When we first meet Kate (Kelly Macdonald), she is nursing a lavender shiner. It doesn't take us long to figure out that her abusive husband (Bobby Cannavale) is responsible, a cop sworn to serve and protect but who instead takes out his frustrations on his wife's face. Kate flees home and heads to Chicago to start a new life. While leaving work one night, she happens to glance up at the falling snow and catches sight of a man standing on the ledge of a building across the street, poised to jump. Luckily, Kate's scream scares him off the roof, an act her co-worker deems nothing less than a "Christmas miracle."
The man is Frank (Michael Keaton), a melancholy, contract killer of few words (it's half an hour in before we hear him speak). Business is booming and Frank is knocking off targets right and left, including one in Kate's building with a sniper rifle just moments before when she catches sight of him. But it isn't enough that Frank kills others—he wants to kill himself as well. And he very well may have too, had Kate not intervened.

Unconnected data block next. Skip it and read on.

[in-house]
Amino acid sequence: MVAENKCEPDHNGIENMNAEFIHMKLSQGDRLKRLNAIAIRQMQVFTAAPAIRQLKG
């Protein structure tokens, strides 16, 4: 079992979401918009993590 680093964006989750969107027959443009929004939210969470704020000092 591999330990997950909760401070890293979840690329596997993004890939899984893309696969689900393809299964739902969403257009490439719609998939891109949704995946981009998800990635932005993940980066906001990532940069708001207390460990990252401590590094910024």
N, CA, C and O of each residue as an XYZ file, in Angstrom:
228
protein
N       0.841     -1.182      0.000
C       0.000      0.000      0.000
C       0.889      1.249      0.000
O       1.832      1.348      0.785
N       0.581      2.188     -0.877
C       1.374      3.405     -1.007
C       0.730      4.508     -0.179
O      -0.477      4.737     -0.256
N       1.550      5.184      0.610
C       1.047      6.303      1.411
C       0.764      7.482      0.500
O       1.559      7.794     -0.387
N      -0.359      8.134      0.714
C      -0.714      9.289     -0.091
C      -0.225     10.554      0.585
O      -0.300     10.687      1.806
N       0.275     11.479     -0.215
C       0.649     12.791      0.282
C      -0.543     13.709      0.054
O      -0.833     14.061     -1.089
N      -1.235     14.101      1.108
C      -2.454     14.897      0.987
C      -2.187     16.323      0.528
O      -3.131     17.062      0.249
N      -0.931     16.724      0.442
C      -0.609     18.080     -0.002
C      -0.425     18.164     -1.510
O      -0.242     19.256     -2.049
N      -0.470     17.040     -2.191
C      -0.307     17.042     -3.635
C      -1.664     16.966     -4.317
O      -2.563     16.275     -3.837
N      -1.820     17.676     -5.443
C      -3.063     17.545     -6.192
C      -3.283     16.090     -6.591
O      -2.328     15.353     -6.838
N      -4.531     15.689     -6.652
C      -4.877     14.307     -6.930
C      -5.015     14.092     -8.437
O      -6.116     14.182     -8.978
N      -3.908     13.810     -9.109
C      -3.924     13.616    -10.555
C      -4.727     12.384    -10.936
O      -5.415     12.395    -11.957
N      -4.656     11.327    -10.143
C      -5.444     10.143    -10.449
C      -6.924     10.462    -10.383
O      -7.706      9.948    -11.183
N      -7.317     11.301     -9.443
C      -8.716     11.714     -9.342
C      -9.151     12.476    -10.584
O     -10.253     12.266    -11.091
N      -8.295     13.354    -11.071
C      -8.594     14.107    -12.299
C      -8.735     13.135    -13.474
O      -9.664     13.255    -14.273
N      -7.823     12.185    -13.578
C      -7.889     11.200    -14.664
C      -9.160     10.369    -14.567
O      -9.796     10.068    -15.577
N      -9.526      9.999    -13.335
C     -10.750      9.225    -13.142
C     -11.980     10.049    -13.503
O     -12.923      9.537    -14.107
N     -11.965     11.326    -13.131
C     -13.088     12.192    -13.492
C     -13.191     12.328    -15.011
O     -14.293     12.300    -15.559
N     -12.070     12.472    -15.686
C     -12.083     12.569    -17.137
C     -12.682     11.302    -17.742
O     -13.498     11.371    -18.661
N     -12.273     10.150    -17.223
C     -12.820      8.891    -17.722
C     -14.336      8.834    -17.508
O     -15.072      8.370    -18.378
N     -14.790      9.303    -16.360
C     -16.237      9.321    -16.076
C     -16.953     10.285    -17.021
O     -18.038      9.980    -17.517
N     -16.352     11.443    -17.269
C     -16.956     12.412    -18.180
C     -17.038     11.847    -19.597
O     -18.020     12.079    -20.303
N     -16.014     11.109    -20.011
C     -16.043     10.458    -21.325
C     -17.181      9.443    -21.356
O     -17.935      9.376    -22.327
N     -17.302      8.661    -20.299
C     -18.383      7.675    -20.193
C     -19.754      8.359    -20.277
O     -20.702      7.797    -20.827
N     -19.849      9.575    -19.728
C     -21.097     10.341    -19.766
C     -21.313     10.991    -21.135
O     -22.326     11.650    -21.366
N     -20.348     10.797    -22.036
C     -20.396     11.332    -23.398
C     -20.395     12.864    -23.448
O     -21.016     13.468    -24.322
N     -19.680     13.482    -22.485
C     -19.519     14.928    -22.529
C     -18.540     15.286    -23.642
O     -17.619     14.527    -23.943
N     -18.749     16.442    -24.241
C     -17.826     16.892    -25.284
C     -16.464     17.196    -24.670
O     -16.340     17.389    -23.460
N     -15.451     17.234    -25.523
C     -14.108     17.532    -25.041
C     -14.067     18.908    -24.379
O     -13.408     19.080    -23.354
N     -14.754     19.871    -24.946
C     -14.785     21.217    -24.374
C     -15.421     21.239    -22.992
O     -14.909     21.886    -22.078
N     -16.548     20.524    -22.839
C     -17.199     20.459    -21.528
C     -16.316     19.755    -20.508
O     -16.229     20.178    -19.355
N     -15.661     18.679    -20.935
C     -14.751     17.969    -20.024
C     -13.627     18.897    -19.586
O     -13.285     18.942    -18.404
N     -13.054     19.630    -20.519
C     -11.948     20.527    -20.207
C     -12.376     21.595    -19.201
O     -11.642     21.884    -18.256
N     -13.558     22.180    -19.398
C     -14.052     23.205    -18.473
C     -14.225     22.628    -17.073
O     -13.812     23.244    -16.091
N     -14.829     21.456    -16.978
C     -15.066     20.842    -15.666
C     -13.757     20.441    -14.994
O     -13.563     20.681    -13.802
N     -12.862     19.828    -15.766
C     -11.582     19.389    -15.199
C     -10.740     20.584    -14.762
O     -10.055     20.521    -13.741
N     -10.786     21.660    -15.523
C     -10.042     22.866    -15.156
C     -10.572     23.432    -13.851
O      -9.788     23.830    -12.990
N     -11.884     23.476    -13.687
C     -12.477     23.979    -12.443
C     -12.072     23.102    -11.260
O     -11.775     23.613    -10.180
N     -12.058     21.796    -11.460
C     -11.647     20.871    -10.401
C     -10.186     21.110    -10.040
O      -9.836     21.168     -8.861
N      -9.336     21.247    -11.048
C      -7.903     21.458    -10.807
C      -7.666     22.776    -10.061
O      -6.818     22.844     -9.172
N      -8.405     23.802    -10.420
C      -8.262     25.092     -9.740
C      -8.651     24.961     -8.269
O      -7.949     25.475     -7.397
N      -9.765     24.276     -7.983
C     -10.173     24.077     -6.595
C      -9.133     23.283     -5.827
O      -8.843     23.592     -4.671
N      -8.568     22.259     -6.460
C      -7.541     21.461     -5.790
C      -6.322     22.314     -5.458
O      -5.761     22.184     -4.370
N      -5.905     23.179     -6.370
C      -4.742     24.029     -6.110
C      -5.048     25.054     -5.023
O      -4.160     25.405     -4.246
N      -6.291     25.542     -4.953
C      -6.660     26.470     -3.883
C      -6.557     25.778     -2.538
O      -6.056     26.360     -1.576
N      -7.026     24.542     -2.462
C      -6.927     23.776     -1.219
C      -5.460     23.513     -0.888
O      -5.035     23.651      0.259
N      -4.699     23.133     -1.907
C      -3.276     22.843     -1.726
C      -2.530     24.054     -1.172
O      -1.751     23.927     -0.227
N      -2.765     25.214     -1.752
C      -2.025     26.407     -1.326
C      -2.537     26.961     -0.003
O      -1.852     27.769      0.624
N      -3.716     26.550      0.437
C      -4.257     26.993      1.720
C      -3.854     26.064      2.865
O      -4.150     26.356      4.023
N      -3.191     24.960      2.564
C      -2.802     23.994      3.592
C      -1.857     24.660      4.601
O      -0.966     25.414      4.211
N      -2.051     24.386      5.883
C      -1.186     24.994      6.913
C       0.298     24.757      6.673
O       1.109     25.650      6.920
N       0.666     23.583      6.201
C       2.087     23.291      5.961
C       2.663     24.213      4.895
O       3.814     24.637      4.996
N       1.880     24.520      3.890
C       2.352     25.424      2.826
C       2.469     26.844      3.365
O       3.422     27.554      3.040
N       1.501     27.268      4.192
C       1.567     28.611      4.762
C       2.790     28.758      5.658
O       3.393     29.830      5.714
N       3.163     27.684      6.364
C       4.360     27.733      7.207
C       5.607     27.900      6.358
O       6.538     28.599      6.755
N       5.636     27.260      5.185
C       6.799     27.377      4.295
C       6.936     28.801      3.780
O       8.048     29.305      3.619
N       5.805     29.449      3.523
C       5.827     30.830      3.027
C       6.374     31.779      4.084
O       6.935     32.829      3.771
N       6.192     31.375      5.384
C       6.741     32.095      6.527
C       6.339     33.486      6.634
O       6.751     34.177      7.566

Some time later, Frank "coincidently" meets Kate in front of her apartment building. Has he come to kill her to ensure she can't identify him to the police who have already been asking her a lot of questions? Or is he merely fascinated by his guardian angel? Whatever the reason, she doesn't recognize him and he ends up helping her carry her cumbersome Christmas tree up the flights of stairs to her apartment.
So begins a most unlikely friendship, more paternal than romantic. Frank and Kate are both utterly lonely and utterly alone. Craving contact, they fall into step with one another, not saying much, but just glad to have another beating heart in the room. Both are obviously very wounded ...1